Overall, with the big name additions on offense and a solid returning core on defense, I expect Tampa Bay to build on a decent 2019 campaign and make a run at the division title. They may have even positioned themselves to have the best shot of any team at knocking the Saints off the pedestal.
The Atlanta Falcons – 7-9 in 2019
It’s been a disappointing couple of years for the Falcons, having missed the playoffs in 2018 and 2019. However, they did finish last year with plenty of momentum thanks to a 6-2 record in their final 8 games. They’ll look to build on heading into 2020.
Offensively, their biggest change comes in the backfield. Devonta Freeman and the club parted ways, and Atlanta brought in former LA Ram Todd Gurley to fill his shoes. The hope is that Gurley will return to his stellar form from 2017, when he was named Offensive Player of the Year. The WR core of Julio Jones and Calvin Ridley will be joined by new TE acquisition Hayden Hurst, who arrived in Atlanta when Austin Hooper headed to Cleveland. That’s a lot of firepower for Matty Ice to work with.
A big reason the Falcons were on the outside looking in last season was because they got off to a horrible start, going 1-7 in the first half. Their defense was getting obliterated to the tune of 30+ points and 385 yards per game. By the time they turned things around in the second half (they forced more turnovers, cut down on points allowed/game, and shaved the total yards/game), there was too big a gap to overcome. Their defense finished the season ranked in the middle of the pack in the NFL. If they can replicate their second half, they’ll likely rise in the chart.
Together with the potent offense, the Falcons will look to soar in 2020.
The New Orleans Saints – 13-3 in 2019
The black and gold are on a roll. They’ve won the division each of the last three seasons, winning 11 games or more each time. There’s no reason to think they won’t make it 4 in a row, though it will likely prove more difficult than in recent years.
If something is working, why mess with it? The starting squad remains essentially in tact. When you have Drew Brees, Michael Thomas, Alvin Kamara, and Jared Cook there really isn’t much reason to look for help. What moves they did make were to help bolster protection for their aging QB while also planning for the future. They swapped backup QBs – letting Teddy Bridgewater head to Carolina while bringing in Jameis Winston from Tampa Bay. Of course, Taysom Hill is still in the mix as one of the more versatile players in the league. This is a high octane offense that can score in multiple ways, and 2020 should be more of the same.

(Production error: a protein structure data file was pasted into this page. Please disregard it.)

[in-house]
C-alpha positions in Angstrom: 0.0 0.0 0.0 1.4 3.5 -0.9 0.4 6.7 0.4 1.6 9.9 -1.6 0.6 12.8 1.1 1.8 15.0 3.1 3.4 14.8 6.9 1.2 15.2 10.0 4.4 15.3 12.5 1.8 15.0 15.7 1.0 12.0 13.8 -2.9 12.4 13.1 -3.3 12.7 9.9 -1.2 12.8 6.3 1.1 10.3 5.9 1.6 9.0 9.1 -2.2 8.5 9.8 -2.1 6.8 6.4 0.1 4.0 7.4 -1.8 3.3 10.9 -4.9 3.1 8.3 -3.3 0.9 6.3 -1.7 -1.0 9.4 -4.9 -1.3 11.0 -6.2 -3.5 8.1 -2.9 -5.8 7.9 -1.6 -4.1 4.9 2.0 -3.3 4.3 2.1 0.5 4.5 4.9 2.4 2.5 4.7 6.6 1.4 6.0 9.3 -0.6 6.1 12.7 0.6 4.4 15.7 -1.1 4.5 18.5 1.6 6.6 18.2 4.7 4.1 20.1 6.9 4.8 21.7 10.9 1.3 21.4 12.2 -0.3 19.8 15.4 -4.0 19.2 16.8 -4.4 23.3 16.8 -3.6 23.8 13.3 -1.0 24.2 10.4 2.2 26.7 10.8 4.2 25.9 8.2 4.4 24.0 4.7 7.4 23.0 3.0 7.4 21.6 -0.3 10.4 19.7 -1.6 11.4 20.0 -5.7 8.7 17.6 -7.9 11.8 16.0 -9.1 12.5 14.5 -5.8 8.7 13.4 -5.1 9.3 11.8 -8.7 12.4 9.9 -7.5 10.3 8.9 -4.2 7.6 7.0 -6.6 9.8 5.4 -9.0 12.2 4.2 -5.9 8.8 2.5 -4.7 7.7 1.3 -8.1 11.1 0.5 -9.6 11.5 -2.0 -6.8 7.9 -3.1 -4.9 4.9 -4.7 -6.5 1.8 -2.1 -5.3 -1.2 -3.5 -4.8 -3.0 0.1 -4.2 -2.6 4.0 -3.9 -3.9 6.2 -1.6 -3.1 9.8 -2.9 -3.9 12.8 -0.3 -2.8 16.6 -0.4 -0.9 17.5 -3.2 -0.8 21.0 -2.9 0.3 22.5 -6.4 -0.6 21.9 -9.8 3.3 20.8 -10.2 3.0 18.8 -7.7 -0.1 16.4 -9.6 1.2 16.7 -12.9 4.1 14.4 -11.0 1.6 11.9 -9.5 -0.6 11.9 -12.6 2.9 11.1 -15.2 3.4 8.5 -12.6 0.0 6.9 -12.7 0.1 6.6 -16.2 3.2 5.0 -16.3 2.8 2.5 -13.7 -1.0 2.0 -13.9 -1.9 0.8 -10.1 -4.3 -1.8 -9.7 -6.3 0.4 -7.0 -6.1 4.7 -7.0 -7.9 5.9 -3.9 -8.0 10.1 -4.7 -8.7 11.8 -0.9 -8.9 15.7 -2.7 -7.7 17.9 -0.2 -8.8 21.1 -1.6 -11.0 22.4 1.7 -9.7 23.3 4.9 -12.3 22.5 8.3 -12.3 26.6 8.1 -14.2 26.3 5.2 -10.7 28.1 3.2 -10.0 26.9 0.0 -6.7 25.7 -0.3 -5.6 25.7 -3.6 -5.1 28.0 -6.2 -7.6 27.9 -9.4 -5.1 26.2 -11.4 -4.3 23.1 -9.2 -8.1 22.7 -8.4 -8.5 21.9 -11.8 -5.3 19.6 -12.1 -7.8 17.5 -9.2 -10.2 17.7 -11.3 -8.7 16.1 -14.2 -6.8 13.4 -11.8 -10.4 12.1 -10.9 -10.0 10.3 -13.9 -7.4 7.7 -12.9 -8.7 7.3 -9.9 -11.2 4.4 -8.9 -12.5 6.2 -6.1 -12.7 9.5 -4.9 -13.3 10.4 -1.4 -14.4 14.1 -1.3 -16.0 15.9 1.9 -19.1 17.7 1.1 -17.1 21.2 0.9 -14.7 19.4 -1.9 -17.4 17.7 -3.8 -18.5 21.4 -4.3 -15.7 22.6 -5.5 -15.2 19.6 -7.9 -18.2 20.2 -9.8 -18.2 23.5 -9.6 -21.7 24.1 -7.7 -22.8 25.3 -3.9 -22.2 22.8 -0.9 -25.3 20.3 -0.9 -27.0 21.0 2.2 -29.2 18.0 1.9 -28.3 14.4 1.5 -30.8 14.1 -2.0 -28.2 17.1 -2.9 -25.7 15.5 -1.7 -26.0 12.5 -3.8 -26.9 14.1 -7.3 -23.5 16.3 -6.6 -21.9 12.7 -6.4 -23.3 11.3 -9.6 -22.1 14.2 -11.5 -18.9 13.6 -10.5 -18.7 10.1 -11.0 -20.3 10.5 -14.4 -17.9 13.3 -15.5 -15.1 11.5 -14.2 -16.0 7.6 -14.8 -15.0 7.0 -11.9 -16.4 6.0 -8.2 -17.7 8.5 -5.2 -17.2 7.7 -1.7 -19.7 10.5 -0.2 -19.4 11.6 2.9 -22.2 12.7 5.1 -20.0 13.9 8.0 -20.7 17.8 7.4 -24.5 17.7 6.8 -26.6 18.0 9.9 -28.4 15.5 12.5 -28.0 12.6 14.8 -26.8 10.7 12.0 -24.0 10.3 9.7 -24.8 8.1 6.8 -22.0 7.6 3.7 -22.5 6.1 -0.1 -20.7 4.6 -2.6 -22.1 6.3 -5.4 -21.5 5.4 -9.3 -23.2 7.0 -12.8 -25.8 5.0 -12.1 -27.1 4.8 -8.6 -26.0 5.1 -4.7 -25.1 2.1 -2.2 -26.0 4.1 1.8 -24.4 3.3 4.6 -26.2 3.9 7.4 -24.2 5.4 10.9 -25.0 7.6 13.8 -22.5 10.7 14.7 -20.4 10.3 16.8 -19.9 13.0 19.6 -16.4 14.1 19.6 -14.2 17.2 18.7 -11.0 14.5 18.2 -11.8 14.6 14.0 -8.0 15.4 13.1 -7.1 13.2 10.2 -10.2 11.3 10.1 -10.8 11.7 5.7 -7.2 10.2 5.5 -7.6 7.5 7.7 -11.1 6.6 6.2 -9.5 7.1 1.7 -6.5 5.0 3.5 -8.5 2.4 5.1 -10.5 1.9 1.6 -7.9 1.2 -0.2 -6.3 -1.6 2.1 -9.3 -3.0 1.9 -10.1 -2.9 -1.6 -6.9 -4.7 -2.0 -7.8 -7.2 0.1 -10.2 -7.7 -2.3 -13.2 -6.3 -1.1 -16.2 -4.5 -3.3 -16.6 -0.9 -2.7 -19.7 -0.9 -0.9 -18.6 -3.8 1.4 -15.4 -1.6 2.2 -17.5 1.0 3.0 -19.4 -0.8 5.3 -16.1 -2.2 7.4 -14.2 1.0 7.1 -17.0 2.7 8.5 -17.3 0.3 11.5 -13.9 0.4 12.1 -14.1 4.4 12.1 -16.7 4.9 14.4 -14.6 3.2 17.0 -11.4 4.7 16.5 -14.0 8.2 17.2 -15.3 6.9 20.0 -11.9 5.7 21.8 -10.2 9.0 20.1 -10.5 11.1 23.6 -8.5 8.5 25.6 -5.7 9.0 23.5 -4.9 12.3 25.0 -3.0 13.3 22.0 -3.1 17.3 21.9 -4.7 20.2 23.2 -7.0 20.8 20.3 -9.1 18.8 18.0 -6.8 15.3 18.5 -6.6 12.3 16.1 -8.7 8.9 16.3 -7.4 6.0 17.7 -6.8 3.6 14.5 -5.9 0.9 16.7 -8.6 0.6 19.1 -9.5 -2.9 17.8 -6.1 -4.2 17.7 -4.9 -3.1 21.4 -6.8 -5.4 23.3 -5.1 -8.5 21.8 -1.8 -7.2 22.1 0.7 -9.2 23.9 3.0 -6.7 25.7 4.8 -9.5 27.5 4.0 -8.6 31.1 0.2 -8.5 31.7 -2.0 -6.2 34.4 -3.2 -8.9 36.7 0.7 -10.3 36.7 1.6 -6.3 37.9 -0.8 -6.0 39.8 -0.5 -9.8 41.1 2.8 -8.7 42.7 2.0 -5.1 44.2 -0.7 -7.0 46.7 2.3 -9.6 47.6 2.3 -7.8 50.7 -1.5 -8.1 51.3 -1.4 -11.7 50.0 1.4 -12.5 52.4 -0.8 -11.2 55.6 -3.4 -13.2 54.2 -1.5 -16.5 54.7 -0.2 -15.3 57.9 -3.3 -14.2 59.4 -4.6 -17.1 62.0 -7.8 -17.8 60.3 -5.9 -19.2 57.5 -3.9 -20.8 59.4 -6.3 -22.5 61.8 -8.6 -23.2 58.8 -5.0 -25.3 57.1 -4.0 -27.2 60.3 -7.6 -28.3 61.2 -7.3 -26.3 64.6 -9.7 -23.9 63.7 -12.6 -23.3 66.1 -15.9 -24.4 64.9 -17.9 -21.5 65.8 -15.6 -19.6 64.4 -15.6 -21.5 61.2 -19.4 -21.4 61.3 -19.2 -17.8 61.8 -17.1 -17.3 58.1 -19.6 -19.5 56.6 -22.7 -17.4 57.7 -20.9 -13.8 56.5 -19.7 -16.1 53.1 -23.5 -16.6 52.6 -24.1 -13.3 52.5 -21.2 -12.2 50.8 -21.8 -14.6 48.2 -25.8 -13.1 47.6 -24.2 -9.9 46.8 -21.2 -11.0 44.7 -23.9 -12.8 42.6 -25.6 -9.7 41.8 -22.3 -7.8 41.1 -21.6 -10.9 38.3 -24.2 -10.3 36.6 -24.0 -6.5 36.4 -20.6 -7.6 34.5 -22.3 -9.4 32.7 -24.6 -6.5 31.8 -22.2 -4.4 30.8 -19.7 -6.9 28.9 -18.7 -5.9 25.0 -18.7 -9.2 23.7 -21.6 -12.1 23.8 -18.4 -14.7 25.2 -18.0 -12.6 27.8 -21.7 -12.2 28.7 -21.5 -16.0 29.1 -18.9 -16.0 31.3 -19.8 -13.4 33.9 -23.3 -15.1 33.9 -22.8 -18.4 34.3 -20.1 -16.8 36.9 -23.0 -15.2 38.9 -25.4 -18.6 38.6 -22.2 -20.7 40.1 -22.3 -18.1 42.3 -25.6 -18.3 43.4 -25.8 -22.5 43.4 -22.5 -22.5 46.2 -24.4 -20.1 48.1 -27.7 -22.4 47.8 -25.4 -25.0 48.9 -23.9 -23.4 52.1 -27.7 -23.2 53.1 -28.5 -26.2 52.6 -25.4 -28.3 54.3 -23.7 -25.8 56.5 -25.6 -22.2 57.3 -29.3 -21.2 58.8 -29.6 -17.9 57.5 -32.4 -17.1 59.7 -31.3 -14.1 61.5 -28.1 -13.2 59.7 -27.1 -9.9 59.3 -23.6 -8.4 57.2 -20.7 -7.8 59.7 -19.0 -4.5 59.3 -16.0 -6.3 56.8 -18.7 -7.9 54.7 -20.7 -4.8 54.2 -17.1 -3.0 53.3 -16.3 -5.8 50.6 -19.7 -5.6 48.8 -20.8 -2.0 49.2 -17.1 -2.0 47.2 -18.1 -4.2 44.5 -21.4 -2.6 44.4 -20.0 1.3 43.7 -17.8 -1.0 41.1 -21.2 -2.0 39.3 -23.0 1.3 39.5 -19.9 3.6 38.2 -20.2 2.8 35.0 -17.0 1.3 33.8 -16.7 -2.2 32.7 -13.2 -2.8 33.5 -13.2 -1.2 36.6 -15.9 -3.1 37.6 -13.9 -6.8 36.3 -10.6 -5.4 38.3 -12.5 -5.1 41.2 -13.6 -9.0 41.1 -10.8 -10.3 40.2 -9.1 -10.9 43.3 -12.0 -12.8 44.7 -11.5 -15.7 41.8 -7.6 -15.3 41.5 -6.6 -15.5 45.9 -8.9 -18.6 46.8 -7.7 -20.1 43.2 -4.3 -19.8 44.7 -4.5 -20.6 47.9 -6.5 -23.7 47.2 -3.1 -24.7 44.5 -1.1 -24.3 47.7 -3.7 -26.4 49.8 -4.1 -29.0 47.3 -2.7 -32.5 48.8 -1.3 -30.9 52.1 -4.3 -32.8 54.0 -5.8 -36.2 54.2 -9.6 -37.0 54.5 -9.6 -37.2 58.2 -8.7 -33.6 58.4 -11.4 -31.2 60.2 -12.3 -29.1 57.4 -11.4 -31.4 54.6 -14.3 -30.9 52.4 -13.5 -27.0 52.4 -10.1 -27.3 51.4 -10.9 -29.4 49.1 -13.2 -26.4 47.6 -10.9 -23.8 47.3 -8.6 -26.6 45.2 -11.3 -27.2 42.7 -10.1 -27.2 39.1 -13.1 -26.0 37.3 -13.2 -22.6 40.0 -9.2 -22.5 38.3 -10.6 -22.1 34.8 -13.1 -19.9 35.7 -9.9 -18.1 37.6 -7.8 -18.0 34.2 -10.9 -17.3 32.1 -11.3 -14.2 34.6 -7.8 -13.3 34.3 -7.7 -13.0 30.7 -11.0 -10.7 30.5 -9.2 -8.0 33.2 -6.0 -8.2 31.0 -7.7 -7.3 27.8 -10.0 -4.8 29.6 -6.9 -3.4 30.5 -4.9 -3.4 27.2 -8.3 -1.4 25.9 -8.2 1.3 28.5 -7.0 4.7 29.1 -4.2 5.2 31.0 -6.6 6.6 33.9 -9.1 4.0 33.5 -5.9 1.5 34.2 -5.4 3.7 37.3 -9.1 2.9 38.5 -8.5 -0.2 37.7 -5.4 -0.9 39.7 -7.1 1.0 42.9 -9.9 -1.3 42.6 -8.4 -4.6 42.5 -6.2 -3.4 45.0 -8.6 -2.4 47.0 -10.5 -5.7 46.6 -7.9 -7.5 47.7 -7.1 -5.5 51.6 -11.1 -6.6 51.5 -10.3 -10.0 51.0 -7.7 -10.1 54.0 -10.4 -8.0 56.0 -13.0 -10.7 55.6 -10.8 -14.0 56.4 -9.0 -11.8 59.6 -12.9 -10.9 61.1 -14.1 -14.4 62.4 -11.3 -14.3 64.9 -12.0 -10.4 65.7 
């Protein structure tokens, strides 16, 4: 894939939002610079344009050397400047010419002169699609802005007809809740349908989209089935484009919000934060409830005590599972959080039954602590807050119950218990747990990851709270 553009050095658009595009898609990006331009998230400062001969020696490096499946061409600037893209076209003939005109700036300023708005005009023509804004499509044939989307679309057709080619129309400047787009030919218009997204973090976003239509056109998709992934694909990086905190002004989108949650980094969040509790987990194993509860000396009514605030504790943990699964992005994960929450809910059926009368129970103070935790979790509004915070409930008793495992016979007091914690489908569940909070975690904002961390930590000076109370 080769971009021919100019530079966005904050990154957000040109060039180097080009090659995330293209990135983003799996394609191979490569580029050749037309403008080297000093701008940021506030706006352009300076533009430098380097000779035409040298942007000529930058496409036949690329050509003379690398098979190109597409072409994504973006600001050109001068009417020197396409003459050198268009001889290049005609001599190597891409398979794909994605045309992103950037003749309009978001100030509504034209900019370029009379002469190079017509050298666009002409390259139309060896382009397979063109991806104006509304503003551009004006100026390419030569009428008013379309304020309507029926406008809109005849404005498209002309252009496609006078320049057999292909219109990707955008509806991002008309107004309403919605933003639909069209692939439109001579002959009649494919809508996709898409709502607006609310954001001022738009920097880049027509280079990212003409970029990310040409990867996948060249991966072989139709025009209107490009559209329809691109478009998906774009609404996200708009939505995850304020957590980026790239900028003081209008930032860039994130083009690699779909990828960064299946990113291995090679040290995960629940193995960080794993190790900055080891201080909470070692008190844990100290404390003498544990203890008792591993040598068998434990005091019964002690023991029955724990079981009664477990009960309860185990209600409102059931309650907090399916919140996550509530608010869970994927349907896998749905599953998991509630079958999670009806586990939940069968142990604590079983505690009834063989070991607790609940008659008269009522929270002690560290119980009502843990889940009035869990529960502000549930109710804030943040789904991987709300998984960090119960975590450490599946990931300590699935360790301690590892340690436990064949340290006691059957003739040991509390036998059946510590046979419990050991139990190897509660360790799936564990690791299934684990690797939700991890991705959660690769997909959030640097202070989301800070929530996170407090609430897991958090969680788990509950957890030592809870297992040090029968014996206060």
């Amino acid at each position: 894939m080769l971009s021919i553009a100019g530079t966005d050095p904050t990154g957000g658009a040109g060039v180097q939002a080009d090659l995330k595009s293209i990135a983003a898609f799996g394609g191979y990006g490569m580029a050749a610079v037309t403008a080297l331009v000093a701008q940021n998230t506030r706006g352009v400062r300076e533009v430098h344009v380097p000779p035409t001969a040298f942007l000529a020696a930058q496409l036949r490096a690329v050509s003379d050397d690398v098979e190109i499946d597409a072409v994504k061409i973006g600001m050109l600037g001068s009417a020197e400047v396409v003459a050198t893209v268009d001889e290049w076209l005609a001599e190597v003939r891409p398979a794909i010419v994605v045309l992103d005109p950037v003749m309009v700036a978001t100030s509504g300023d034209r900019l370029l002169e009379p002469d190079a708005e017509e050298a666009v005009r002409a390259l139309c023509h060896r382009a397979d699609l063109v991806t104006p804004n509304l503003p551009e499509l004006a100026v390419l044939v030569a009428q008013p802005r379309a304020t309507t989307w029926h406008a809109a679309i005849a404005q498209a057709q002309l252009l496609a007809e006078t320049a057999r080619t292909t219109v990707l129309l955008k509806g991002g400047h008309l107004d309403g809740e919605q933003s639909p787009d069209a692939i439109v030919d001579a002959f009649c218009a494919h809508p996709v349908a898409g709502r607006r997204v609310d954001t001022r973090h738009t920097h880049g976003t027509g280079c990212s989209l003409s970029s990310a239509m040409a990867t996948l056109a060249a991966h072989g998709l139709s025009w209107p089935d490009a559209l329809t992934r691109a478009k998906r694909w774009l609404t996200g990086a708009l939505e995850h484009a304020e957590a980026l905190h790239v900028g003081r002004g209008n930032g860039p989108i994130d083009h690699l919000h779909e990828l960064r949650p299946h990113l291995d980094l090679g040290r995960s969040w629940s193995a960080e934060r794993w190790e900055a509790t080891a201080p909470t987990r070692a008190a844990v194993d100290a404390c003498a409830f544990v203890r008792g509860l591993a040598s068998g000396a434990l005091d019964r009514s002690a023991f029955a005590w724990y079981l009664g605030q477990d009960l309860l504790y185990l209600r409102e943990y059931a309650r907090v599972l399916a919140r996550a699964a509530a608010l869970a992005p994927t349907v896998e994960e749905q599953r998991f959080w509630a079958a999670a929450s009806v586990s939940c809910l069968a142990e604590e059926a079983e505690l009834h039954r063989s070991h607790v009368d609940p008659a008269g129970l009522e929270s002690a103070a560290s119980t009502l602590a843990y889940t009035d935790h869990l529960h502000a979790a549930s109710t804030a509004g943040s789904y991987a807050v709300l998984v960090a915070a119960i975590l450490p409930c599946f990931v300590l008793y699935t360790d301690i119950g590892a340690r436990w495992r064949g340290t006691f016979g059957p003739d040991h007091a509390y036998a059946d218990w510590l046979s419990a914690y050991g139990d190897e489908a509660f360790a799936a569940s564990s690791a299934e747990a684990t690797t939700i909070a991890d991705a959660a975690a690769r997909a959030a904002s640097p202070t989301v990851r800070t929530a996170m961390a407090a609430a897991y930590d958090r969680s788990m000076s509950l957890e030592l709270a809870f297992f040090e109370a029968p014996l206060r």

The defensive unit is anchored by Cam Jordan, who has racked up 10+ sacks in three straight seasons. He’s joined this year by Marcus Davenport, who should put up comparable numbers, especially if he can remain healthy. The secondary features well-known names like Janoris Jenkins, D.J. Swearinger, Malcolm Jenkins, and Marshon Lattimore. They’ll be a tough test for opposing offenses looking to keep up on the scoreboard with the Saints offense.
Making predictions in 2020 is exponentially more difficult than usual. Given the specter of how COVID-19 could impact anyone, anywhere, at any time makes it quite a challenge.
This division is chock full of new faces in new places. Overall, a pretty competitive division has gotten even tougher as far as I’m concerned. Any and all of these teams are capable of getting hot. However, I’m a sucker for a good story. It’s a popular opinion that this will be Drew Brees’ final year playing in the NFL. Winning another division title and maybe even hoisting the Lombardi Trophy sounds like a great way to ride off into the sunset – Sorry Tom.
- / 1 year ago
To me, Rachel Nichols is the personification of posting a black square on Instagram.